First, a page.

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posted: 11/27/2013 6:00 AM

'Black Nativity' makes rough transition to screen

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  • Naima (Jennifer Hudson) must send her son Langston (Jacob Latimore) to live with her estranged parents in "Black Nativity."

      Naima (Jennifer Hudson) must send her son Langston (Jacob Latimore) to live with her estranged parents in "Black Nativity."

  • When his estranged daughter falls on hard times, a minister (Forest Whitaker, left) takes in his grandson (Jacob Latimore) in "Black Nativity."

      When his estranged daughter falls on hard times, a minister (Forest Whitaker, left) takes in his grandson (Jacob Latimore) in "Black Nativity."

 
By Justin Chang
Variety

A child is born, a family is healed and a sermon on forgiveness is delivered with sledgehammer subtlety in "Black Nativity," a bold but clumsy attempt to bring Langston Hughes' popular musical to life onscreen.

You have to admire the earnest, nakedly emotional approach taken by writer-director Kasi Lemmons as she seeks a free-form cinematic equivalent of Hughes' stage show-cum-worship service -- a rousing fusion of pageantry, gospel music and 19th-century folk spirituals.

But the film miscalculates by planting this African-American interpretation of the nativity story at the center of an angsty troubled-teen melodrama that simply fails to inspire belief.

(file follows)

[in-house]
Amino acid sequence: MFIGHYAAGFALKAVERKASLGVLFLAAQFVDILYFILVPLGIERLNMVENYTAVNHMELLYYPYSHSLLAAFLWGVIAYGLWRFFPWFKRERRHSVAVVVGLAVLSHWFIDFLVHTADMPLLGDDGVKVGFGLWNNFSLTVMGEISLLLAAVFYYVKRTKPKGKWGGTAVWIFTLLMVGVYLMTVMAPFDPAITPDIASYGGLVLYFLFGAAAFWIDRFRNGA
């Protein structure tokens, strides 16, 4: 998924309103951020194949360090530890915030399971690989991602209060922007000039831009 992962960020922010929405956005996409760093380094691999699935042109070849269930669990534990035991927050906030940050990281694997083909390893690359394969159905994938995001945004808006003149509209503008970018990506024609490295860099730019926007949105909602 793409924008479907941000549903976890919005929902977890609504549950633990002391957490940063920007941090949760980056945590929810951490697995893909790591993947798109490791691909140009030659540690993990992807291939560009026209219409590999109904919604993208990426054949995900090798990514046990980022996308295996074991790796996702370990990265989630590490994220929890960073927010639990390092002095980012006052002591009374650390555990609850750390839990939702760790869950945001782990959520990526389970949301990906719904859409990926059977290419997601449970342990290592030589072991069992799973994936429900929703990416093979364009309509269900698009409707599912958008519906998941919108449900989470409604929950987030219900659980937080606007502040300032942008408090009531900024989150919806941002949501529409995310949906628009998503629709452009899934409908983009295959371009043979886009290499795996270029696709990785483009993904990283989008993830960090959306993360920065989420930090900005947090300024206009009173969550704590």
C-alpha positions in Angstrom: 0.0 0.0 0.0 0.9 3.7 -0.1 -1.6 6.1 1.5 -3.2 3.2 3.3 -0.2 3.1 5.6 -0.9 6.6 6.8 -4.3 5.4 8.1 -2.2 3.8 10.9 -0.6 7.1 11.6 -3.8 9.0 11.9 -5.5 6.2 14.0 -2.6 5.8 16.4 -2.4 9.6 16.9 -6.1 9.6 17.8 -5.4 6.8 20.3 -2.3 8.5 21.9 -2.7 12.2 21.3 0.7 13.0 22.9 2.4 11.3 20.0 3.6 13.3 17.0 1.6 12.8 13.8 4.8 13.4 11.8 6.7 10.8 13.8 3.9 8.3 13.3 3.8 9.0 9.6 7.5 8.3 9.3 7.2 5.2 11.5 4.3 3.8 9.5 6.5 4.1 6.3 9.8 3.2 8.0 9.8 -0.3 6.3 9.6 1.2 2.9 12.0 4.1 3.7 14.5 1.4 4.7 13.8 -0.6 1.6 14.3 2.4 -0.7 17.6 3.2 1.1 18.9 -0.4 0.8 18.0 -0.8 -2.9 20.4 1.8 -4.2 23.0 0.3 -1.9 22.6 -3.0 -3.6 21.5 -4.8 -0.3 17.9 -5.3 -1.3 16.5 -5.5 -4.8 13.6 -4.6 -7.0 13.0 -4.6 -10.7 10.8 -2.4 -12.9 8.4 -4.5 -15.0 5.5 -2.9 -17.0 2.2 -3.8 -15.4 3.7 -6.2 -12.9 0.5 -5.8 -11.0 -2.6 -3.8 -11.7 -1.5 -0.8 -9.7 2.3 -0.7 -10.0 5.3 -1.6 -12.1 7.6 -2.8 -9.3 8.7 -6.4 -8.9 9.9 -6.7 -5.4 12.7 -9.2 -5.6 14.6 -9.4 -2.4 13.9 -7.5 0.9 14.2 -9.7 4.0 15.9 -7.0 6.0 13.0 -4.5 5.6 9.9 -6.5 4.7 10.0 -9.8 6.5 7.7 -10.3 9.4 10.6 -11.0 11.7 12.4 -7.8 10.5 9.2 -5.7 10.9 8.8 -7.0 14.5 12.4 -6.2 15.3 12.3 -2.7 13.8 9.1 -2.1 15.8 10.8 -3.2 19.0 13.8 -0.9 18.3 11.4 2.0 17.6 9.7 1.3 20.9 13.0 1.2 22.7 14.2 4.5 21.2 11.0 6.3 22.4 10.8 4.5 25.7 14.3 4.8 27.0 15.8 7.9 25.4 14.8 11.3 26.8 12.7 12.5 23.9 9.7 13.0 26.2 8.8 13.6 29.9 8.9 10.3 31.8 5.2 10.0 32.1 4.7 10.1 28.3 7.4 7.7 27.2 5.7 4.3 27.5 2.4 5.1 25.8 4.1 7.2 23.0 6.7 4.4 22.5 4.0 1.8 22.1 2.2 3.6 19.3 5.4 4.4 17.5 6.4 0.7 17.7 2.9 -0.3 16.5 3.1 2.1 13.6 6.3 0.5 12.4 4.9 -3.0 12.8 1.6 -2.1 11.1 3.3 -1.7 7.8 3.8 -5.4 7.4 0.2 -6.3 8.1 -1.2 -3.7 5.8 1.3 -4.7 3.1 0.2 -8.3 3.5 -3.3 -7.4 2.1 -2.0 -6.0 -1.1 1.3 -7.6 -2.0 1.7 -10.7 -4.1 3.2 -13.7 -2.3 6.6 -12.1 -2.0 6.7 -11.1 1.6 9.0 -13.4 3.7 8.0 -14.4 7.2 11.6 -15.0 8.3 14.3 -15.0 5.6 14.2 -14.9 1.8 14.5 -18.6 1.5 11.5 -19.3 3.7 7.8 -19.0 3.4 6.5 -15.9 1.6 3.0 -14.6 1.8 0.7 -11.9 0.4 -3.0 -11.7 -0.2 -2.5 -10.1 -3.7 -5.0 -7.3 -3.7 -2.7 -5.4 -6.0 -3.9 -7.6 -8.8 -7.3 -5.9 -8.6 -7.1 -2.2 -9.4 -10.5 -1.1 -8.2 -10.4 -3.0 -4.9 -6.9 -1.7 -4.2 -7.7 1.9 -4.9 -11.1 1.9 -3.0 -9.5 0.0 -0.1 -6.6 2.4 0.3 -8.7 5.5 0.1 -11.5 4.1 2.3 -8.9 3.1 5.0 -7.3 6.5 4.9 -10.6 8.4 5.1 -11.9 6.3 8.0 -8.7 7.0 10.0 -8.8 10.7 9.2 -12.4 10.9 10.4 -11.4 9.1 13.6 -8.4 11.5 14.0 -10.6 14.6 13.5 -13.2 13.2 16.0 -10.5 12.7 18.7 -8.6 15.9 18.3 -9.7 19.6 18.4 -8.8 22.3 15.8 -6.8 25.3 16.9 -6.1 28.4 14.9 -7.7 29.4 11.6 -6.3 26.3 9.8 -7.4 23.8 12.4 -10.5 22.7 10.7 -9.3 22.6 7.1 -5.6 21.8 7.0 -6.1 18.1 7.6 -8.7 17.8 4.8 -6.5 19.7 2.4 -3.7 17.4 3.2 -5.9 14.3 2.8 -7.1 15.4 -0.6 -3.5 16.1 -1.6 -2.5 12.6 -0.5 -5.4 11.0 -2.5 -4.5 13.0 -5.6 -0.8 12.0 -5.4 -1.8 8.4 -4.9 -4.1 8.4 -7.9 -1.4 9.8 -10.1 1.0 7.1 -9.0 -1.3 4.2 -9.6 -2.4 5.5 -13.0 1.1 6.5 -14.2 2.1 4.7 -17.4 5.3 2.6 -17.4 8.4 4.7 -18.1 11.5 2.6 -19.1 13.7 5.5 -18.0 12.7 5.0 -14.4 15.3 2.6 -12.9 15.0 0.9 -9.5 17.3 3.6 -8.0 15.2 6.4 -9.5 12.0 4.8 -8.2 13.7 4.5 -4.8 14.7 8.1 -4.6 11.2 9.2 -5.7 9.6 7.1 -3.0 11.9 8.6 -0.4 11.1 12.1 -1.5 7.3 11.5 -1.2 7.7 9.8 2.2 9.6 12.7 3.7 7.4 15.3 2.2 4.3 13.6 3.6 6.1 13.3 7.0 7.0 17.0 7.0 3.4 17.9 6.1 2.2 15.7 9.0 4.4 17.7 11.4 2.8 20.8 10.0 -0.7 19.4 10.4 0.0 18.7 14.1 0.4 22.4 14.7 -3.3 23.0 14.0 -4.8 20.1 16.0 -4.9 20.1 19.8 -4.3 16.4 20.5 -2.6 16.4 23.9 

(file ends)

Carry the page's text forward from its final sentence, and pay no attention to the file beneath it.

Days before Christmas, moody Baltimore teenager Langston (Jacob Latimore) learns that he and his mother, Naima (Jennifer Hudson), are about to be evicted. Although Naima has been estranged from her parents for years, she sends Langston to New York to spend the holidays with the grandparents he's never met, Baptist minister Cornell Cobbs (Forest Whitaker) and his wife Aretha (Angela Bassett).

The director also introduces a contemporary version of Mary and Joseph in the form of a homeless, pregnant couple (Grace Gibson, Luke James) whose lovely rendition of "Silent Night" leads into a plaintive number about life on the streets; the sequence is peppered with hip-hop riffs and fluidly lensed by Anastos Michos.

Lemmons advances this story with straight-faced conviction, orchestrating narrative and spectacle with a grandiosity that proves easier to admire from a distance than it is to engage with onscreen.

It doesn't help that R&B pop star Latimore doesn't really draw the audience in, though the more seasoned actors do fine work: Whitaker slips easily into the robe of a pastor whose passion is matched by his eloquence. And although Naima largely vanishes from the story early on, Hudson reappears in musical interludes throughout, her powerhouse vocals playing a sort of guardian-diva role in this increasingly tangled story.

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